Barcelona I.

First of all, I would like to start with Gaudí’s buildings in Barcelona, because they are the most unique sights I have ever seen. They are all part of the UNESCO World Heritage. Antoni Gaudí was a Catalan architect, who lived between 1852 and 1926. He became the symbol of the modernist movement and his name is now inseperable from Barcelona.

‘There are no straight lines or sharp corners in nature. Therefore, buildings must have no straight lines or sharp corners.’ /Gaudí/

Sagrada Familia
Carrer de Mallorca, 401
Opening hours: Open every day! From November to February Monday-Sunday 9:00-18:00, March Monday-Sunday 9:00-19:00, From April to September Monday-Sunday 9:00-20:00, October Monday-Sunday 9:00-19:00, On 25, 26 December and 1 January 9:00-14:00
Tickets: minimum 29 EUR
Click here for more information!
Gaudí dedicated his life to work and faith. This project took him almost 43 years! By building his masterpeace, Sagrada Familia, he wanted to demonstrate God’s grace, so he was given the name, ‘God’s architect’. The cathedral was built both in Gothic and organic style and has a cruciform plan. It’s now under reconstruction, but this doesn’t influence its popularity. Make sure to buy your ticket first, or it will be impossible to get in!

Parc Güell
Opening hours: Open every day! From January to 24th March Monday-Sunday 8:30-18:15, from 25th March to 29th April Monday-Sunday 8:00-20:30, from 30th April to 26th August Monday-Sunday 8:00-21:30, from 27th August to 27th October Monday-Sunday 8:00-20:30, from 28th October to 31st December Monday-Sunday 8:30-18:15
Tickets: 5.25-8.50 EUR
Click here for more information!
It was built between 1900 and 1914 and named after a businessman, Eusebi de Güell, who assigned Gaudí to build it. It reflects his naturalist phase and full of organic elements. It consists mainly of gardens and buildings (one of which is the Barcelona City History Museum). Its symbol is the mosaic salamander, el drac (the dragon). Anyone can see the park freely, but to enter the terrace with the mosaic benches, you have to buy a ticket (and do this in advence too!).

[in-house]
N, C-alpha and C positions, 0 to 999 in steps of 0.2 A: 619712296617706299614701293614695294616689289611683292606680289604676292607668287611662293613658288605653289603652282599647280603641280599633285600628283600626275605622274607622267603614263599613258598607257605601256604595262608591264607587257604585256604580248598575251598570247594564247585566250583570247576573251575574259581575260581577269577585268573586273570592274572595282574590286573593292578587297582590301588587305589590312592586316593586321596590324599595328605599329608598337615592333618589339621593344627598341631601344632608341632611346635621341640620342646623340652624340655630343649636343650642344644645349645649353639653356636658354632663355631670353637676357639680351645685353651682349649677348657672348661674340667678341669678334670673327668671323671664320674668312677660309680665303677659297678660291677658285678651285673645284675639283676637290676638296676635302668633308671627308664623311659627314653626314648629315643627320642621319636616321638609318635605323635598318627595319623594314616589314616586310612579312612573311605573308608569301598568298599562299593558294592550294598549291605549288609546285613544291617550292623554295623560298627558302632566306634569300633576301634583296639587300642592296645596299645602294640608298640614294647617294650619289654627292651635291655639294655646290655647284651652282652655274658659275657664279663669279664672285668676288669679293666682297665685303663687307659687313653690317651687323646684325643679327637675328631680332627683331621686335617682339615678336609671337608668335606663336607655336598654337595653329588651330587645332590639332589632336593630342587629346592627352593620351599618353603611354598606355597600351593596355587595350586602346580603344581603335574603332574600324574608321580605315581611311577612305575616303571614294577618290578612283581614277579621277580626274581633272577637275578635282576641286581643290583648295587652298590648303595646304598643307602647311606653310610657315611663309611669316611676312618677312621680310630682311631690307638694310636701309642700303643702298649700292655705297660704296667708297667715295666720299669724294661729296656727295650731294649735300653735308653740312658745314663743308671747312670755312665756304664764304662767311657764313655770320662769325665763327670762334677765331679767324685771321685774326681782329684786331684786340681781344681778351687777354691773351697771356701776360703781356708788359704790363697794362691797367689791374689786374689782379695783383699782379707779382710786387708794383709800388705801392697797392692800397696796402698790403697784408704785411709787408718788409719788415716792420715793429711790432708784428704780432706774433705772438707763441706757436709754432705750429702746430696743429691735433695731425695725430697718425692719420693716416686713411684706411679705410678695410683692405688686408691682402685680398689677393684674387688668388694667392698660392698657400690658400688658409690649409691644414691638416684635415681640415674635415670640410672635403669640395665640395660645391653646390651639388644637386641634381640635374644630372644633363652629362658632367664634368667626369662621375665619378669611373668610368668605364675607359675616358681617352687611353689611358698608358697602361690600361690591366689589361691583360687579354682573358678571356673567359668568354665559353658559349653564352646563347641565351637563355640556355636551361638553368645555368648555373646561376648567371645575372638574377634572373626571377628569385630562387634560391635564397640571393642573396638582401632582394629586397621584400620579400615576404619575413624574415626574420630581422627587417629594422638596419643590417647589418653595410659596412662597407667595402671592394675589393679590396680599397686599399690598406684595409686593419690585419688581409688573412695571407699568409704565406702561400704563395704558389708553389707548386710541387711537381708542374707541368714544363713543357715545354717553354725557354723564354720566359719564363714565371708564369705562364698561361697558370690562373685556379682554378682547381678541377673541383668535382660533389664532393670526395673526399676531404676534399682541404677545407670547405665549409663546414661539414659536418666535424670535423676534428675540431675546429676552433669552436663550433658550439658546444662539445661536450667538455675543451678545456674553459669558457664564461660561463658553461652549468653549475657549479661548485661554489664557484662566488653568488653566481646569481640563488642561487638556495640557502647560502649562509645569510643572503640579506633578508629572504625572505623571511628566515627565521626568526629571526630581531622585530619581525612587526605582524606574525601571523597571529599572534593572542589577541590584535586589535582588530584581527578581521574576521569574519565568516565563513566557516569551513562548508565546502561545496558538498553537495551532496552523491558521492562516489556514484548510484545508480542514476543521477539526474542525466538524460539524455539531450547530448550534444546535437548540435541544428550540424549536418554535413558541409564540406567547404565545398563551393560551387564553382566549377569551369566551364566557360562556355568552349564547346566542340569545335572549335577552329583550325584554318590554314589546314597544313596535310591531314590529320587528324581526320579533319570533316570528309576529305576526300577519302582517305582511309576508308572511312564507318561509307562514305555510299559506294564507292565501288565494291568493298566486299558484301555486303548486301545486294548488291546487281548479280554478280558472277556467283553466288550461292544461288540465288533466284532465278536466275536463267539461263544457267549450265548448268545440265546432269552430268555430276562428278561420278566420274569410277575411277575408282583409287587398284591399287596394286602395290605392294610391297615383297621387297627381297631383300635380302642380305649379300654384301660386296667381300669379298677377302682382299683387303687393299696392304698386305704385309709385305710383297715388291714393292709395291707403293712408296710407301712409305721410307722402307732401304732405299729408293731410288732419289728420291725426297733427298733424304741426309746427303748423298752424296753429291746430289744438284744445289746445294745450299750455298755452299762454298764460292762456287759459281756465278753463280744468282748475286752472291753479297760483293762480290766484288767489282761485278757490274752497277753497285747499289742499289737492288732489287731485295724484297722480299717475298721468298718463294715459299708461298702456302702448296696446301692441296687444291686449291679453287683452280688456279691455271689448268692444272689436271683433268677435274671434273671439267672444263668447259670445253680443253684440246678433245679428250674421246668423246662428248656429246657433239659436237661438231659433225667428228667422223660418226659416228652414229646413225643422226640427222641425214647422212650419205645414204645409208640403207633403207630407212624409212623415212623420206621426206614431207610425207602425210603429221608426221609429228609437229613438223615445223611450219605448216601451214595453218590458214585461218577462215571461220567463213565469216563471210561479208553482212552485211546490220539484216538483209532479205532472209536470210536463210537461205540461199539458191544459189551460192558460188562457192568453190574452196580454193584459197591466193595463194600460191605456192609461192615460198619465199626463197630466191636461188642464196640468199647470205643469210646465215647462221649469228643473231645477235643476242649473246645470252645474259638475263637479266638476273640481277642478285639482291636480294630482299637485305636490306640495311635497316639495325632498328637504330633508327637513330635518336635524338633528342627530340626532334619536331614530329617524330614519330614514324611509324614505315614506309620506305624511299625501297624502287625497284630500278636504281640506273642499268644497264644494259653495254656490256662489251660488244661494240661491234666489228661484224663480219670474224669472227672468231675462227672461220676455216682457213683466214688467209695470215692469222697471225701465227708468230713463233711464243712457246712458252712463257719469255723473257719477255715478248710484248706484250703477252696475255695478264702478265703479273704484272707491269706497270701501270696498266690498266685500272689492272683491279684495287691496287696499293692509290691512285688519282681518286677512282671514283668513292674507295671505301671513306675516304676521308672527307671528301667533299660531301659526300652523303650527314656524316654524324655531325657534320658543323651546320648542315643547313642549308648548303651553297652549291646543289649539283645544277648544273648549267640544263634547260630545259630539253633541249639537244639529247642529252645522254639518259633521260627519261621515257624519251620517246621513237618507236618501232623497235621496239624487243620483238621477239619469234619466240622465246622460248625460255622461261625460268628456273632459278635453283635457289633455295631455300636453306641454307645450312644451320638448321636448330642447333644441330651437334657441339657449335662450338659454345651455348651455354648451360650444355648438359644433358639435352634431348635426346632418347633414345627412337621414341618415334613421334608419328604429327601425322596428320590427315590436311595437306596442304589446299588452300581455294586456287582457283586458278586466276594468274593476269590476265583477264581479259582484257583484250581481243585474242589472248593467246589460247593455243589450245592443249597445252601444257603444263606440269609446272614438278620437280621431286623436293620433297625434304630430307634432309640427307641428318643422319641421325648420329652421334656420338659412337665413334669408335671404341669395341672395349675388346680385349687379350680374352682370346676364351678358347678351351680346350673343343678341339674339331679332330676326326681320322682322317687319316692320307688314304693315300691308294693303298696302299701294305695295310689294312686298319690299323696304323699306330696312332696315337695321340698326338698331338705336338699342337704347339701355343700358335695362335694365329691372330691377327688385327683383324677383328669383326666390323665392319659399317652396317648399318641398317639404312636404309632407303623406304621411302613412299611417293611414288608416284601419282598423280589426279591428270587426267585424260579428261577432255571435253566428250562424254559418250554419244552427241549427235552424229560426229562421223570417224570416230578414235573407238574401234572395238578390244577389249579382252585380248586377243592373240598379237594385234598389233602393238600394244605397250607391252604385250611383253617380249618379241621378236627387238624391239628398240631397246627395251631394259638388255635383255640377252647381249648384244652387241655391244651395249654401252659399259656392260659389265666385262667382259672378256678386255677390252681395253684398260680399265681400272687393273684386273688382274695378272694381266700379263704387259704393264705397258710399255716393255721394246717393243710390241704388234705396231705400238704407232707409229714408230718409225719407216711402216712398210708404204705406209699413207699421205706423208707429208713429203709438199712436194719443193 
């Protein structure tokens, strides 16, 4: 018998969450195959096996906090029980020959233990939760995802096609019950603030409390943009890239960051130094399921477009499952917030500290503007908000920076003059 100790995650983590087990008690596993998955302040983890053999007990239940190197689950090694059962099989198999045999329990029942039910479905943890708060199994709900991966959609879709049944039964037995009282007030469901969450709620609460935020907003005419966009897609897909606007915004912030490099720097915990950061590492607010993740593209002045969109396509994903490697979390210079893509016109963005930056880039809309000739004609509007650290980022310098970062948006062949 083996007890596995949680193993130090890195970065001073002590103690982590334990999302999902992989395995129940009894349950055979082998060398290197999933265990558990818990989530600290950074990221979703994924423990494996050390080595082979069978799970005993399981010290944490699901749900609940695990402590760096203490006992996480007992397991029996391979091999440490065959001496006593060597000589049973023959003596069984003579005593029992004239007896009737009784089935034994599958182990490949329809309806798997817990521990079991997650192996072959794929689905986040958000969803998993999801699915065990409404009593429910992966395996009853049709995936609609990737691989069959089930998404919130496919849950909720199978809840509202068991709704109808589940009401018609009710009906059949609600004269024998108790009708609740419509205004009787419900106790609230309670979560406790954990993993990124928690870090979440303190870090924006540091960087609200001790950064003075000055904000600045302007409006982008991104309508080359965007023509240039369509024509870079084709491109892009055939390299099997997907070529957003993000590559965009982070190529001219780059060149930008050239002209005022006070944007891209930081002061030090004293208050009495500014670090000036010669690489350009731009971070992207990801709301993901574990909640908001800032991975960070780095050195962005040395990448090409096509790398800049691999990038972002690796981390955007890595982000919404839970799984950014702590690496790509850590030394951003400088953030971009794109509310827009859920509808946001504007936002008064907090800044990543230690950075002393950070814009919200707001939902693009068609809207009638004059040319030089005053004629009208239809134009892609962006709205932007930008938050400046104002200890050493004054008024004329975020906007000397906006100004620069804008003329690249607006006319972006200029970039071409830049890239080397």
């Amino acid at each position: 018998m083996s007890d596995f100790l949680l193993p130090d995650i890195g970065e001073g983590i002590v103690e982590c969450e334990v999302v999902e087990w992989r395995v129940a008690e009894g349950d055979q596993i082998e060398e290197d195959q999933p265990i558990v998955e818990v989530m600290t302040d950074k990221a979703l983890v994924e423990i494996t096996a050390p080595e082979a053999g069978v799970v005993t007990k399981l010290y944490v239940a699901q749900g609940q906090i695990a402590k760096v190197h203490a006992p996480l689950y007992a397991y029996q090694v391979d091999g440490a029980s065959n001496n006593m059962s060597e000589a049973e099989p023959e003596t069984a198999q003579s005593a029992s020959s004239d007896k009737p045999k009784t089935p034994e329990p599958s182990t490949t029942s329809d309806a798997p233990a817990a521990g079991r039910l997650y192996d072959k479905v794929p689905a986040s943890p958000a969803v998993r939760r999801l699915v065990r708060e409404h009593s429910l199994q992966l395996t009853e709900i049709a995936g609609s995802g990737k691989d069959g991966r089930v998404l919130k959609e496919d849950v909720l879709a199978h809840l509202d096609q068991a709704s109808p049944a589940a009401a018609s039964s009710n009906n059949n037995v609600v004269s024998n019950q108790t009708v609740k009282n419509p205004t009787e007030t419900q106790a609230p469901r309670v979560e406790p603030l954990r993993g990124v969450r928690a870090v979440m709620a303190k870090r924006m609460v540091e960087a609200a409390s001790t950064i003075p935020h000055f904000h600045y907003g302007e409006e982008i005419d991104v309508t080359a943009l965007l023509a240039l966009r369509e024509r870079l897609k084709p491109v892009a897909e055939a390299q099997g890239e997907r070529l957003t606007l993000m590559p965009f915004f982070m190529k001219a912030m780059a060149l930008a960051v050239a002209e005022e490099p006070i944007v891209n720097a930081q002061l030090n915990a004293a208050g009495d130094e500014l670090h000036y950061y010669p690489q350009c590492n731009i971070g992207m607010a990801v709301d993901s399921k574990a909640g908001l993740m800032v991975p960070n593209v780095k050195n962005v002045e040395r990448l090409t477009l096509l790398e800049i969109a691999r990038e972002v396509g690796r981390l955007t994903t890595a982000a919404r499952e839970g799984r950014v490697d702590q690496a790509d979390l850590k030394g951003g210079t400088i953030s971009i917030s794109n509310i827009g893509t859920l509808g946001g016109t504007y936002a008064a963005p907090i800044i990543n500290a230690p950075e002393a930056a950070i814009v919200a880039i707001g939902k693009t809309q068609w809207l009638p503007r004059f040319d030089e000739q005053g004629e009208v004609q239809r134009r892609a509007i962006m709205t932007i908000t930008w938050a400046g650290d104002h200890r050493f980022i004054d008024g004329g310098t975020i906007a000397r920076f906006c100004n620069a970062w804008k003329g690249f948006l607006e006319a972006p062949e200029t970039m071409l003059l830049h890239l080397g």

Casa Batlló
43 Passeig de Gracia
Opening hours: Open every day! Monday-Sunday 9:00-21:00
Tickets: 24.5 EUR
Click here for more information!
Passeig de Gracia was a very fashionable place to live in 1900, that’s why textile industrialist Josef Batlló ordered Gaudí to renew the house he bought for his family. Inside you can find the Noble Floor and a museum. The roof of the building looks exactly like the back of a dragon. Like Sagrada Familia and Parc Güell, Casa Batlló is extremely popular among tourists, but the ticket is very pricey (28 euros, while the ticket to Sagrada was 15).

Casa Batlló, Barcelona

Parc de la Ciutadella
21 Passeig de Picasso
Opening hours: Always open!
Tickets: It’s free to enter!
This public park was designed by Joseph Fontseré, but legend sais the young Gaudí helped to build the main statue as well. It is surrounded by the Parliament of Catalonia, the Museum of Natural Science and the zoo. It was the only place I didn’t have to pay for in Barcelona. On a warm Saturday morning, it serves as a home for playing children and yoga lessons. It’s worth a visit!

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